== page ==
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Morris debacle could hit ARB where it hurts

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Before Christmas, the arb announced to the press, and to anyone who cared to read the subsequent articles (see News, aj 14.10.99), four charges of very serious unprofessional conduct cha rges were made against Ingrid Morris. If proved, these would have removed her means of livelihood.

Having known Ingrid for many years and worked alongside her both as a tutor and on the Architectural Association Council, I am very pleased to see that all these unfounded charges were dismissed by arb.

It is normal practice in a legal case for nothing to be printed in the press which could be construed as prejudicial to the defendant before the main trial starts. After all, such comments are only allegation. It is for a court to decide whether or not they are fact. Yet arb operates under a different set of rules. Why was all this allowed to be printed?

No one should have their name and their reputation besmirched in this way before they have had a chance to put their side of the case forward at an official hearing.

Now, after having dragged her good name through the mud, the arb is reported as saying that it is powerless to comment, 'without [Ms Morris's] permission.'

The arb says it is because of the wording of the Architect's Act. If that is the case, then the Act should be amended to bring it in line with normal court procedures. The arb - which was so quick to rush into print before the hearing - should issue a suitable public statement exonerating Morris and, if need be, it should be printed in the national press.

The arb further refused to allow Ingrid Morris her costs because, in the words of the chairman of the disciplinary committee, 'she brought the case on herself by the way she gave evidence in the High Court.'

Firstly, how could anyone from arb make any reasonable judgement about this? That case took place over nine and a half weeks from October until December 1994.

Morris was in the witness box for a total of nine and a half days. The judge took until May 1995 to deliver his judgement. It had no bearing on the matters before the disciplinary committee.

The High Court case was conducted by her insurers, who would not take the decision to appeal. All control over what happened was in their hands.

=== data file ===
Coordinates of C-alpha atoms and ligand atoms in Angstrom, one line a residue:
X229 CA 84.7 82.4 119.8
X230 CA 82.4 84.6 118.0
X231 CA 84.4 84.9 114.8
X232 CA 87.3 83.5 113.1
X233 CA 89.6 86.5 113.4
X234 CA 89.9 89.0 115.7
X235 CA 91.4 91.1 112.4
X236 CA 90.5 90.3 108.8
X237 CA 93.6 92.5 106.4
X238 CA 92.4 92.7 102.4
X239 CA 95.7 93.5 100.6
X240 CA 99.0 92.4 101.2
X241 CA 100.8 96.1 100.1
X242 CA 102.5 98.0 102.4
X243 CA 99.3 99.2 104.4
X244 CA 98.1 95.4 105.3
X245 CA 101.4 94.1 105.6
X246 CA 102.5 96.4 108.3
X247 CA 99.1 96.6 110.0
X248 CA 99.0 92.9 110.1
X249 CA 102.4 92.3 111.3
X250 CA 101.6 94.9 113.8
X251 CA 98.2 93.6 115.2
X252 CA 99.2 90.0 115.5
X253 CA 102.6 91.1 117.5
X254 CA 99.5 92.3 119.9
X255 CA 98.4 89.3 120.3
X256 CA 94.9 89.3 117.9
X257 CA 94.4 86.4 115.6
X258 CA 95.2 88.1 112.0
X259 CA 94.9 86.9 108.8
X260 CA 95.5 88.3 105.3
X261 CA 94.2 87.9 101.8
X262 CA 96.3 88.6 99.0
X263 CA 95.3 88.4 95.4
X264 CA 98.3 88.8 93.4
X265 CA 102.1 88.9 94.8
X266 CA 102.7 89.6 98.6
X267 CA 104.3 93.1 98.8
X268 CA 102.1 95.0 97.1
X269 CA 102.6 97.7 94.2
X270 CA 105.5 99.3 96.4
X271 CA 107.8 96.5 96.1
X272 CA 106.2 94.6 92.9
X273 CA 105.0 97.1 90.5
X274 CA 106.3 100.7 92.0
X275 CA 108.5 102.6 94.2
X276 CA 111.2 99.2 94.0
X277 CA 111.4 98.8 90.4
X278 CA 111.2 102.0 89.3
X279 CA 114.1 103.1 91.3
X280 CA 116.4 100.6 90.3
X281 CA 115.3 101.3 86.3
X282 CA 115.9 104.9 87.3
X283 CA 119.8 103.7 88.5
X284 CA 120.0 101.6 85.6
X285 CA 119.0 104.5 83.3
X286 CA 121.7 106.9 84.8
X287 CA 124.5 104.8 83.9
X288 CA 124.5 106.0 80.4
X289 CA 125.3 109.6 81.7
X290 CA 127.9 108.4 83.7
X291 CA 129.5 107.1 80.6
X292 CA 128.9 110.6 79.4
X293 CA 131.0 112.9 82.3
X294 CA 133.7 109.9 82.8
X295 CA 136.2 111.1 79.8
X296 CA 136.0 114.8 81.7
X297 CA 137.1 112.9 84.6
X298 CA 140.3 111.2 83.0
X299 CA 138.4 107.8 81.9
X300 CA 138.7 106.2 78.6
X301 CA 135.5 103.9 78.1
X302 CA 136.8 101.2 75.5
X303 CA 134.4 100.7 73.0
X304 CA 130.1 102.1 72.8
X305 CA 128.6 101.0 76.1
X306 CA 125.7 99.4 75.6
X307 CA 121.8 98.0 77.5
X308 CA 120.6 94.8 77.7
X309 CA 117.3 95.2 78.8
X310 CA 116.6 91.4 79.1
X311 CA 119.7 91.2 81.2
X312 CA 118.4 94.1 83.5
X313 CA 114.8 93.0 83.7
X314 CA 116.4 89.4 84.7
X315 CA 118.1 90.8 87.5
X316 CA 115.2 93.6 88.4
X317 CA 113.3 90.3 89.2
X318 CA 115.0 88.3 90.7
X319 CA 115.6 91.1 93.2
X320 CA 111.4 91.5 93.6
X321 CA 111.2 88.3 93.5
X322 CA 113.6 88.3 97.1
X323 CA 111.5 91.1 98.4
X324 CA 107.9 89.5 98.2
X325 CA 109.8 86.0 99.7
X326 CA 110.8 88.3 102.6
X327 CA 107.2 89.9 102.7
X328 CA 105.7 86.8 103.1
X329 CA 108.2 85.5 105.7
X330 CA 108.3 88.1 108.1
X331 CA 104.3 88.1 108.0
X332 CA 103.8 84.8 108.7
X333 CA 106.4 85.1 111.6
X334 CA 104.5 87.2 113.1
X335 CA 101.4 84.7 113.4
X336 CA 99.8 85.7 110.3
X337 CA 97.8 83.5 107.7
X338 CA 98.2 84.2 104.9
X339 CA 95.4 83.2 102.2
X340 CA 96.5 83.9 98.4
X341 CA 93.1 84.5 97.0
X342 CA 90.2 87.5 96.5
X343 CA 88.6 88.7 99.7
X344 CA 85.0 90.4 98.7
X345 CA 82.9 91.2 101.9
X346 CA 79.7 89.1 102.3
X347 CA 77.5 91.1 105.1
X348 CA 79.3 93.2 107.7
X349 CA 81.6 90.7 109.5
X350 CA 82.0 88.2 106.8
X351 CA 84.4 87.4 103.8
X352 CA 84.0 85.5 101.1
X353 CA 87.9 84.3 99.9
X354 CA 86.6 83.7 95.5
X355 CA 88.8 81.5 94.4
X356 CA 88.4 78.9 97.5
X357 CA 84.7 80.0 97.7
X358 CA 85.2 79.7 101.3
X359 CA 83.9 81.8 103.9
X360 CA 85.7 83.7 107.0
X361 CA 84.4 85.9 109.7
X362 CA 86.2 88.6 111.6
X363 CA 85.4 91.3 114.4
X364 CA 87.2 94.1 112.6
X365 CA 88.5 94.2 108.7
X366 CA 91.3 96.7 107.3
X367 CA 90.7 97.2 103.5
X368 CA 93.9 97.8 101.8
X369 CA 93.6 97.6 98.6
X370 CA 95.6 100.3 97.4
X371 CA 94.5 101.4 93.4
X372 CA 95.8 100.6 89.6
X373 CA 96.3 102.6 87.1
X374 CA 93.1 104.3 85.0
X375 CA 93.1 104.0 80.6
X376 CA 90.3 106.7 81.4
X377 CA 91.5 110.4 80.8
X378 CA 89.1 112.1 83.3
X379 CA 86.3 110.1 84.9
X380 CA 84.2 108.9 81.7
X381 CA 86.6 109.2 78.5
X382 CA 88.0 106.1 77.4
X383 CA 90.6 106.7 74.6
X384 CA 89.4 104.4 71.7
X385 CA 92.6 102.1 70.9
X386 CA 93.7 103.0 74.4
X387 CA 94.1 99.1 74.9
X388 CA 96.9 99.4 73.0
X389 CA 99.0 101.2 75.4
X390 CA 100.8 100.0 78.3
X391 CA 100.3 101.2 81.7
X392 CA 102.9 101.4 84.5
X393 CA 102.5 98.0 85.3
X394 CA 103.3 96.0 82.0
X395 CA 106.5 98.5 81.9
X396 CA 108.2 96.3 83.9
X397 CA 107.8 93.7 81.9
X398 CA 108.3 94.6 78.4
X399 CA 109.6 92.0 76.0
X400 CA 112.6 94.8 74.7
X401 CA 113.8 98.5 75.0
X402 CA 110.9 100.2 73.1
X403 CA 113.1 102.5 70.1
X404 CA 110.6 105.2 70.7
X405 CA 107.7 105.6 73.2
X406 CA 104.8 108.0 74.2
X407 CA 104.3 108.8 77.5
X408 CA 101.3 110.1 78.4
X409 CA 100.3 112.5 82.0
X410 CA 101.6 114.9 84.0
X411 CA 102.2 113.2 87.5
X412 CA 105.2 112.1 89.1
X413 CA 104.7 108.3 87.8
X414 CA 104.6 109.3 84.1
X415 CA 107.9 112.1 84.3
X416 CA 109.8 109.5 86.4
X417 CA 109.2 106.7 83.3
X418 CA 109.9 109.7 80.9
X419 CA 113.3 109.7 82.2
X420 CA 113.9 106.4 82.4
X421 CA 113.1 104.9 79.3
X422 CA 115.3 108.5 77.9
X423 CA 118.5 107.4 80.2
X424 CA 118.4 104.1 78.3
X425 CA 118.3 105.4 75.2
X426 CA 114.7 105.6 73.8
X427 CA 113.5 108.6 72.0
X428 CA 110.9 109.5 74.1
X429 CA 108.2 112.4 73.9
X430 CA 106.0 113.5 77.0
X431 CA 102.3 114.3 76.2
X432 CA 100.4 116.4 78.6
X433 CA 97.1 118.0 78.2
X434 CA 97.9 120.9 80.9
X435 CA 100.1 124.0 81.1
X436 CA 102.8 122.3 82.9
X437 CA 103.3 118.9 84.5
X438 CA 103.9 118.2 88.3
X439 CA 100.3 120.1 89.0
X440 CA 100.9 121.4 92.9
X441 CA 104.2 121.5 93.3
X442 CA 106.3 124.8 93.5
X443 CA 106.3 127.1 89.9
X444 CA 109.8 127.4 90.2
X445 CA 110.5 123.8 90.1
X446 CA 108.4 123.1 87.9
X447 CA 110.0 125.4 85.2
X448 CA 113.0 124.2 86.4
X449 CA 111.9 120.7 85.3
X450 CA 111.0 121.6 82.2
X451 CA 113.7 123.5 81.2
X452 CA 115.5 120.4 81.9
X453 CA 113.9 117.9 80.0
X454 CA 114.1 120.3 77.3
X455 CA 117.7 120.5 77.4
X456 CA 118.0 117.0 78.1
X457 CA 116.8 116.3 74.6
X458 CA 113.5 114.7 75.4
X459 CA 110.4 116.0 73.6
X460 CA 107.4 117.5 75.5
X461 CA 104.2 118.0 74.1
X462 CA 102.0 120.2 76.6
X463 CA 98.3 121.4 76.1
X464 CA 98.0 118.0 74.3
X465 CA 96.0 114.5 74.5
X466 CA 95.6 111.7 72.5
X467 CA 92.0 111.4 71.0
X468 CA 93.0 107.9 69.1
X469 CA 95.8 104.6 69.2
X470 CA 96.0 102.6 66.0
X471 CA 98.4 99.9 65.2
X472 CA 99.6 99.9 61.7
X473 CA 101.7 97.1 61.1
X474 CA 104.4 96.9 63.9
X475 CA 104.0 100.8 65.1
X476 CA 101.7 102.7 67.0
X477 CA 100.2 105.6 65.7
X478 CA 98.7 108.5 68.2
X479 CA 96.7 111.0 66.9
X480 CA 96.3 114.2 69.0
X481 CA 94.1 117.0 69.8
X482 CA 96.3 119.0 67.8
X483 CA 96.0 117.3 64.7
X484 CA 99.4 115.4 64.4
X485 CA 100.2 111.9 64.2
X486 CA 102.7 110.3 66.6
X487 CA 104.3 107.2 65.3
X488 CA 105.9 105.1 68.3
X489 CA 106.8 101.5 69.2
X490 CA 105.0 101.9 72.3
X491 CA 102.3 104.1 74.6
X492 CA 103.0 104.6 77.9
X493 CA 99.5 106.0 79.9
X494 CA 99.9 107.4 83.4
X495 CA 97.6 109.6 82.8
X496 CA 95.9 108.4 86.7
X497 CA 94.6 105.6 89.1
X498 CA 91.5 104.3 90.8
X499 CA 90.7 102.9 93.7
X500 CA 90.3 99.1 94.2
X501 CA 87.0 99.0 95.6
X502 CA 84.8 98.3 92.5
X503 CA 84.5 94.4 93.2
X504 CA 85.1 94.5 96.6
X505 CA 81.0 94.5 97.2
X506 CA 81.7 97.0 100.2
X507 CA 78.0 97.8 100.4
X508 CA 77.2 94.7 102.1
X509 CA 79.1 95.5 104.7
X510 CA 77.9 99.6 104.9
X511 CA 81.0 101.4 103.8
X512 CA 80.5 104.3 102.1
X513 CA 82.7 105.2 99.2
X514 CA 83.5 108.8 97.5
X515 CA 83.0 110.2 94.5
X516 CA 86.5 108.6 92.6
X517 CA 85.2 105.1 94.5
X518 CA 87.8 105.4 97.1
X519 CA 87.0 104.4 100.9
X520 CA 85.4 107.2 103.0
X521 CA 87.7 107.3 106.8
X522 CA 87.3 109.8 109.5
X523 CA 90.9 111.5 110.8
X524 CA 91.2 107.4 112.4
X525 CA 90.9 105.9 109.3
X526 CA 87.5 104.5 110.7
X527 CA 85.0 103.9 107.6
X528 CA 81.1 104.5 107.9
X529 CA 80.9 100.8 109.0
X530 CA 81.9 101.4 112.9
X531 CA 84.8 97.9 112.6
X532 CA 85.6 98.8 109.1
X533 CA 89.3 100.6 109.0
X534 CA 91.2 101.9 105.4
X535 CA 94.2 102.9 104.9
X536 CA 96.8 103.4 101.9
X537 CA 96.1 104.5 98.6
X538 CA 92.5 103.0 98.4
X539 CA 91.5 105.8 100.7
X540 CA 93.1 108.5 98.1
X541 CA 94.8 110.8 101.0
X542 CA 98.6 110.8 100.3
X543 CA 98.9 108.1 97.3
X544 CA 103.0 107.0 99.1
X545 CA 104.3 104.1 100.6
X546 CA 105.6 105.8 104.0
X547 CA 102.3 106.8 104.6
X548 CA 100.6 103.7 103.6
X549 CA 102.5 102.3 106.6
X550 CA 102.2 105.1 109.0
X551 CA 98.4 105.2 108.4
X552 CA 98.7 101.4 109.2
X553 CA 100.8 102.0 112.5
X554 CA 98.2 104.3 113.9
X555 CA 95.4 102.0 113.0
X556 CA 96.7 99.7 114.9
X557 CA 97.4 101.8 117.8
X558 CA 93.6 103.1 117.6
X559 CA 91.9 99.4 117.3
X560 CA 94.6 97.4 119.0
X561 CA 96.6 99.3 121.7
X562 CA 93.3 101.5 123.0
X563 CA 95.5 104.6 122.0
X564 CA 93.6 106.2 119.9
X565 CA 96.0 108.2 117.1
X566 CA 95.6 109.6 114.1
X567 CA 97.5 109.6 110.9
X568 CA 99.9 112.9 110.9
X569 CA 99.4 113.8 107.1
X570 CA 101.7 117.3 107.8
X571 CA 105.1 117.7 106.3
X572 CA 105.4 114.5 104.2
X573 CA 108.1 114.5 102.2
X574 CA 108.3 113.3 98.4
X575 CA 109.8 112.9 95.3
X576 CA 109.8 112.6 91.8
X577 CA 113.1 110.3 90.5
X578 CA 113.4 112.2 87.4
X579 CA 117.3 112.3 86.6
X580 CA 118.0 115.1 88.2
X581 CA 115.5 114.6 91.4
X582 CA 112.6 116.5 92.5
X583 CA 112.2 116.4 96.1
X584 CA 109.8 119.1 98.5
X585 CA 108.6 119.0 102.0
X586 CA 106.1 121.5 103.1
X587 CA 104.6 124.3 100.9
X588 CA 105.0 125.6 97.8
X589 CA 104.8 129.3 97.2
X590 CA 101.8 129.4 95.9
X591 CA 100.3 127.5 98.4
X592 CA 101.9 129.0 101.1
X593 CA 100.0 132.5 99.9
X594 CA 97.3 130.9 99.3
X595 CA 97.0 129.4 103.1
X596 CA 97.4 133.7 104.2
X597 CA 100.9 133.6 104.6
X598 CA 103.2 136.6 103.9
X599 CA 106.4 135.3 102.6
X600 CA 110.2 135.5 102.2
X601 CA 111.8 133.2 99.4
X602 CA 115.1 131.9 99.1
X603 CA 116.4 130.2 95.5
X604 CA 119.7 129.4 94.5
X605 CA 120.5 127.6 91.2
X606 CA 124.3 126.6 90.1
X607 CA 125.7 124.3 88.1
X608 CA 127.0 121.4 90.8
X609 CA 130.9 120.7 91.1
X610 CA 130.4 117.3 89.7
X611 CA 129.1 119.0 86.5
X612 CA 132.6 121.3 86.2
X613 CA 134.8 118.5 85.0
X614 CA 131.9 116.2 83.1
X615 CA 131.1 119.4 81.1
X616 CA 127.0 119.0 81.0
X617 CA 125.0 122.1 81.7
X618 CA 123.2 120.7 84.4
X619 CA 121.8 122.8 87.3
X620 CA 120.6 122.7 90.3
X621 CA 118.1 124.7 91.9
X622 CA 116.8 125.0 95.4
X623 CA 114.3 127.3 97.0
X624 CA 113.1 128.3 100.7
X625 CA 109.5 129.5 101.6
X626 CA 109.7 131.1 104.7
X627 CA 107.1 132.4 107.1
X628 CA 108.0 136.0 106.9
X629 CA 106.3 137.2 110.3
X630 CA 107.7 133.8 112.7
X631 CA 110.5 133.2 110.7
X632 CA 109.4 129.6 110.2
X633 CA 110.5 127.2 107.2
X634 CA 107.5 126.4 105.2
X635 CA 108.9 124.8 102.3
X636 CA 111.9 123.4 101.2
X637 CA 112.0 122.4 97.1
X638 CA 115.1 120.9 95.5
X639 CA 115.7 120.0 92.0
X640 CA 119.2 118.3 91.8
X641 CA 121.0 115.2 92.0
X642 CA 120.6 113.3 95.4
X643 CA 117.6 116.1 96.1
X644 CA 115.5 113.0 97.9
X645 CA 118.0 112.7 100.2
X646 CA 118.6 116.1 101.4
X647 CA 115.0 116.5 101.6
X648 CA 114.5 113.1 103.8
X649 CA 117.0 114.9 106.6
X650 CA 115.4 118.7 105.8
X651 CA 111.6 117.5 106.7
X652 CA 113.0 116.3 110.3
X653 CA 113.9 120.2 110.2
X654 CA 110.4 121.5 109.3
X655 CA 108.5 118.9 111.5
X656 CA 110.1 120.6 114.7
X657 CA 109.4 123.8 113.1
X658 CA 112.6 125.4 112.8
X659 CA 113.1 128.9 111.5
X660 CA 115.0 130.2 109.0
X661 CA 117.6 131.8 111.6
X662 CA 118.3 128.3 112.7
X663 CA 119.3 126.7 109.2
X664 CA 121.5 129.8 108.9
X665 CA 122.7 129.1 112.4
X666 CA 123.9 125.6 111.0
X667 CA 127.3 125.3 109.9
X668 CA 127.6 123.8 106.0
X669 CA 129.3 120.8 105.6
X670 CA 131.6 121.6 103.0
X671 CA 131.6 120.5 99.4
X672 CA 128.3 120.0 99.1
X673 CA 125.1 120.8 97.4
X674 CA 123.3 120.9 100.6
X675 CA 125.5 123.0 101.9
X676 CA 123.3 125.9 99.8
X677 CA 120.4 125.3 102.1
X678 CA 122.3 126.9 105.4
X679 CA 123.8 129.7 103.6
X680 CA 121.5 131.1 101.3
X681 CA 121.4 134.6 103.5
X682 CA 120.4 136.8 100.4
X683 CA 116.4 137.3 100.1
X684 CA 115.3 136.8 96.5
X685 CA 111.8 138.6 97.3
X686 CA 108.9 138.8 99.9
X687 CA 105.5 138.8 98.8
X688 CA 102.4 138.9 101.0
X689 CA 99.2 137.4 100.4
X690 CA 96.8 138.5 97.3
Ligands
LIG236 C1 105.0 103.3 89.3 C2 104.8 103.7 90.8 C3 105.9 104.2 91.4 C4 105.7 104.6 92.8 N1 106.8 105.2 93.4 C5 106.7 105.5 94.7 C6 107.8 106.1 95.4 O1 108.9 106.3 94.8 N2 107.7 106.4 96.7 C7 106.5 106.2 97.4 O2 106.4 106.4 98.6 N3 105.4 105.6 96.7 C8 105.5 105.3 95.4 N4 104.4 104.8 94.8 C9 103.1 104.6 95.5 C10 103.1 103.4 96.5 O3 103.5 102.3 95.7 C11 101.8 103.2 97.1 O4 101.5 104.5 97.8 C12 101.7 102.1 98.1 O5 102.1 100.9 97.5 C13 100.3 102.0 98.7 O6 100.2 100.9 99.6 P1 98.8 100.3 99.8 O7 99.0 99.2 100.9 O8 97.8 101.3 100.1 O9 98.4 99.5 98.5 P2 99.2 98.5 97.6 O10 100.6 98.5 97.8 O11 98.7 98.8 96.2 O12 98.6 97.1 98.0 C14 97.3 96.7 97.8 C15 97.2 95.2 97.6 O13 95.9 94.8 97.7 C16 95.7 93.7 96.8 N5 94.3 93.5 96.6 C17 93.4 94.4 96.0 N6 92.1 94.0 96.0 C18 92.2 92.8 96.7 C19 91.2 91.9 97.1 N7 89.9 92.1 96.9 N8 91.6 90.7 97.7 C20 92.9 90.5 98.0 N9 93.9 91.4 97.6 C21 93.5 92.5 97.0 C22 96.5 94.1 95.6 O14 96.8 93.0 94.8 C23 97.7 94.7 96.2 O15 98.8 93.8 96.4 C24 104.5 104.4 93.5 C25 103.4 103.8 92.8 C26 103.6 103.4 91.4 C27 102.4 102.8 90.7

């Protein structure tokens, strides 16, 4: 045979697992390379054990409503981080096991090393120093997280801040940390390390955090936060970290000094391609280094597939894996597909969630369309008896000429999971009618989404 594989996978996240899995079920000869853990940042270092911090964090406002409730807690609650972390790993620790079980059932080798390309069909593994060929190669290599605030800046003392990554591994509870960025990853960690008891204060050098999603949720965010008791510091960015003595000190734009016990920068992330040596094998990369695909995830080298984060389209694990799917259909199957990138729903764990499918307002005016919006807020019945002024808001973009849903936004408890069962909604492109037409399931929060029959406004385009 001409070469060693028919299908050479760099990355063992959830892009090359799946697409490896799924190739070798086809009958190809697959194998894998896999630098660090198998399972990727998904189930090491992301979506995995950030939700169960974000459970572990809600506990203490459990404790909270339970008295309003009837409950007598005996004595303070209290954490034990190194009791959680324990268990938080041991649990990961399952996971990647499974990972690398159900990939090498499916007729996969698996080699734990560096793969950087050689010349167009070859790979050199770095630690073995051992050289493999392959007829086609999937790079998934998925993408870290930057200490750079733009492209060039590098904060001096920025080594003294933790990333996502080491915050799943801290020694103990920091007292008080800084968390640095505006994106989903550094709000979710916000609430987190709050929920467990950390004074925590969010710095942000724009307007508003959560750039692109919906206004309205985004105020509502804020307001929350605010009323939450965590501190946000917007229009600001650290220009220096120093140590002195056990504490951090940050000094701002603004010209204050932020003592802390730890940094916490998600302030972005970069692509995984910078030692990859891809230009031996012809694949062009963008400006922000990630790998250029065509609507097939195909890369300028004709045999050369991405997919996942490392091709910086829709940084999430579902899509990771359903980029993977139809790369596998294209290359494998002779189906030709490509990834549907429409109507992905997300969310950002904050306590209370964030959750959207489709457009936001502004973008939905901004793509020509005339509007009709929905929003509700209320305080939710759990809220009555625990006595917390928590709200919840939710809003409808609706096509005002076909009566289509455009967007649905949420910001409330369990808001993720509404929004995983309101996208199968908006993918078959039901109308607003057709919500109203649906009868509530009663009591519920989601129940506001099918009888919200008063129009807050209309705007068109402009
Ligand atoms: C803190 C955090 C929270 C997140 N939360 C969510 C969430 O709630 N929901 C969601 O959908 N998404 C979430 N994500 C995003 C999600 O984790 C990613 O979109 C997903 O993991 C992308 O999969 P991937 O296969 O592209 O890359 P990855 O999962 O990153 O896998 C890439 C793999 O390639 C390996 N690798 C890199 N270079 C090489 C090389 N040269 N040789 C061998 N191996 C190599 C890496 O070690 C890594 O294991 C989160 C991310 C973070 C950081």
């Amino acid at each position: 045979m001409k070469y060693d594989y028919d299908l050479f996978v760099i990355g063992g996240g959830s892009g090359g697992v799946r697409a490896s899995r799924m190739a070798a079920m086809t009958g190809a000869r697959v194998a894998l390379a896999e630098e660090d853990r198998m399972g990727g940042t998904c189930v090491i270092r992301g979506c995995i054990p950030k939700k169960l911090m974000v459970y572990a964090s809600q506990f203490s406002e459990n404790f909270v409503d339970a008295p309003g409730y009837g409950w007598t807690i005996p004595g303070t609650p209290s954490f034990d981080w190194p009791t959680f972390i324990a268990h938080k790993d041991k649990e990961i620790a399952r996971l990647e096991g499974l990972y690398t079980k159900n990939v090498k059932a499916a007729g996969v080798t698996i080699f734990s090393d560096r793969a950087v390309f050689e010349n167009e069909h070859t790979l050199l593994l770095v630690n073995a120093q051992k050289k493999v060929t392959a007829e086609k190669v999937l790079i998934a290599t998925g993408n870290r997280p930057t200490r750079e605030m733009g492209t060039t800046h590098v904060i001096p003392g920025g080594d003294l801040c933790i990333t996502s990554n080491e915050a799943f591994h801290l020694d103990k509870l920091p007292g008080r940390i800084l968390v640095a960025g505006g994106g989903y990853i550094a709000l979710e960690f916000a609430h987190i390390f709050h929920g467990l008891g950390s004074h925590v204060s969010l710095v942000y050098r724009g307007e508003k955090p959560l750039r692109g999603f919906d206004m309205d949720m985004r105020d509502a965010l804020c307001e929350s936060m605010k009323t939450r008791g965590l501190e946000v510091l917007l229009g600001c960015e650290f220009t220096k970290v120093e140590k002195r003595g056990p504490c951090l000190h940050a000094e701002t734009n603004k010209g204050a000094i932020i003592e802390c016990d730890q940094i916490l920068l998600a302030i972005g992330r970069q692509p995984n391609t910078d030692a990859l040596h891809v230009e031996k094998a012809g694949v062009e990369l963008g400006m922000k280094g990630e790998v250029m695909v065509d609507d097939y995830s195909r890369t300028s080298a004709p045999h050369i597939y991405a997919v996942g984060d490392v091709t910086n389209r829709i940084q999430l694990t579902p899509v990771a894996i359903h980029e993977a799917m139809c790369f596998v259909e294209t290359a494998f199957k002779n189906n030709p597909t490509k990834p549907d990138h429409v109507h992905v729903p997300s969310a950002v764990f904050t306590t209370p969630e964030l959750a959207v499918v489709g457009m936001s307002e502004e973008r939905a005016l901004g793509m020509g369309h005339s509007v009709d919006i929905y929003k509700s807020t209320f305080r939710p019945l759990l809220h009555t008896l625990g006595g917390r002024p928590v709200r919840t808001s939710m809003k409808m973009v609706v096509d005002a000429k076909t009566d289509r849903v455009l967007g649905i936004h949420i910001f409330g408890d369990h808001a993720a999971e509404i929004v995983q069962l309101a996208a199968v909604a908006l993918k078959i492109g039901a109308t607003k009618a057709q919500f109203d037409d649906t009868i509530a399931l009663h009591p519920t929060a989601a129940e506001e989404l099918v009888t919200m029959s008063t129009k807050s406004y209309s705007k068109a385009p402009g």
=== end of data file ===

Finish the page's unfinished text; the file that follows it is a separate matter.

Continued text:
Morris convinced the arb that the High Court judge got his judgement wrong on many issues. Some of these issues were of factual evidence. One of the things the judge said was that she was unfamiliar with the documents. These trial bundles had been compiled chronologically by the plaintiff rather than by who they were going to. She admits she was confused by the way her documents had been refiled in a different order by the plaintiff. She only saw them a short time before the case was to be heard.

The disciplinary procedures of the arb work to safeguard the public interest and protect the good name of architects. To do this, they must not only be seen to work fairly. They must also operate within the law and allow a defendant the benefit of a fair hearing. There must be no chance for the arb to mount a legal ambush.

This means the arb disciplinary committee must follow a laid-down procedure. That procedure must be known by the defendant and the defendant must be given notice of the particulars of the charges and not have to second- guess what they might or might not be, as is claimed.

Article 6 of the Human Rights Act 1998 lays this down. The uk is indeed a signatory to that Act. European law, as various home secretaries have found to their cost, is superior to national law. And the arb is not immune.

So it may yet prove to be the case that the lay members and the remaining three architects on arb could find themselves personally liable for Morris's legal costs last week, and for the cost of taking her appeal to the European Court of Human Rights, if she is successful.

As Arthur Korn used to say when Ingrid Morris was a student at the aa: 'Think on this ... '.

Sam Webb, Canterbury, Kent

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